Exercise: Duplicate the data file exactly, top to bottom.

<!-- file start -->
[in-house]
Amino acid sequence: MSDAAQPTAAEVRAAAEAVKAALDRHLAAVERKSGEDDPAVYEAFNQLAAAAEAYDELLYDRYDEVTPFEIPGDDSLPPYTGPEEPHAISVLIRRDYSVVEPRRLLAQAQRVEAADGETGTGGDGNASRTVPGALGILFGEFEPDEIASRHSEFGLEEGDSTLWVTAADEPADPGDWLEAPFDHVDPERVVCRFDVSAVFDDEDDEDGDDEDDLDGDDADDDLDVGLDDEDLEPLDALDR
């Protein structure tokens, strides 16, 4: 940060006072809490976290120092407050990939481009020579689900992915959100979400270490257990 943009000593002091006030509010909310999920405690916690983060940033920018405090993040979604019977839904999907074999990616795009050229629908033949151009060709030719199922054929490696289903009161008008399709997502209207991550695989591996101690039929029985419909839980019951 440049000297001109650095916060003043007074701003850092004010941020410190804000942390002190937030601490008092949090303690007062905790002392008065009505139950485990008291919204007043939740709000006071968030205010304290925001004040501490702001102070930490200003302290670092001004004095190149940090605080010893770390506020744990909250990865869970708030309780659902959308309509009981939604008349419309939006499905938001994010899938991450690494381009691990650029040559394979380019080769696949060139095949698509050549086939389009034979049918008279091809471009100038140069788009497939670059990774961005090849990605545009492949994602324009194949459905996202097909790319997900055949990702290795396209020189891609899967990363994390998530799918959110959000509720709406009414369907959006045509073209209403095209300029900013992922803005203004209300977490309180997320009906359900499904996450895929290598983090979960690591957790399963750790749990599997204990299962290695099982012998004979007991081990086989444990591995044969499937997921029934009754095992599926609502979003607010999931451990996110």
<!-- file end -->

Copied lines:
[in-house]
Amino acid sequence: MSDAAQPTAAEVRAAAEAVKAALDRHLAAVERKSGEDDPAVYEAFNQLAAAAEAYDELLYDRYDEVTPFEIPGDDSLPPYTGPEEPHAISVLIRRDYSVVEPRRLLAQAQRVEAADGETGTGGDGNASRTVPGALGILFGEFEPDEIASRHSEFGLEEGDSTLWVTAADEPADPGDWLEAPFDHVDPERVVCRFDVSAVFDDEDDEDGDDEDDLDGDDADDDLDVGLDDEDLEPLDALDR
């Protein structure tokens, strides 16, 4: 940060006072809490976290120092407050990939481009020579689900992915959100979400270490257990 943009000593002091006030509010909310999920405690916690983060940033920018405090993040979604019977839904999907074999990616795009050229629908033949151009060709030719199922054929490696289903009161008008399709997502209207991550695989591996101690039929029985419909839980019951 440049000297001109650095916060003043007074701003850092004010941020410190804000942390002190937030601490008092949090303690007062905790002392008065009505139950485990008291919204007043939740709000006071968030205010304290925001004040501490702001102070930490200003302290670092001004004095190149940090605080010893770390506020744990909250990865869970708030309780659902959308309509009981939604008349419309939006499905938001994010899938991450690494381009691990650029040559394979380019080769696949060139095949698509050549086939389009034979049918008279091809471009100038140069788009497939670059990774961005090849990605545009492949994602324009194949459905996202097909790319997900055949990702290795396209020189891609899967990363994390998530799918959110959000509720709406009414369907959006045509073209209403095209300029900013992922803005203004209300977490309180997320009906359900499904996450895929290598983090979960690591957790399963750790749990599997204990299962290695099982012998004979007991081990086989444990591995044969499937997921029934009754095992599926609502979003607010999931451990996110």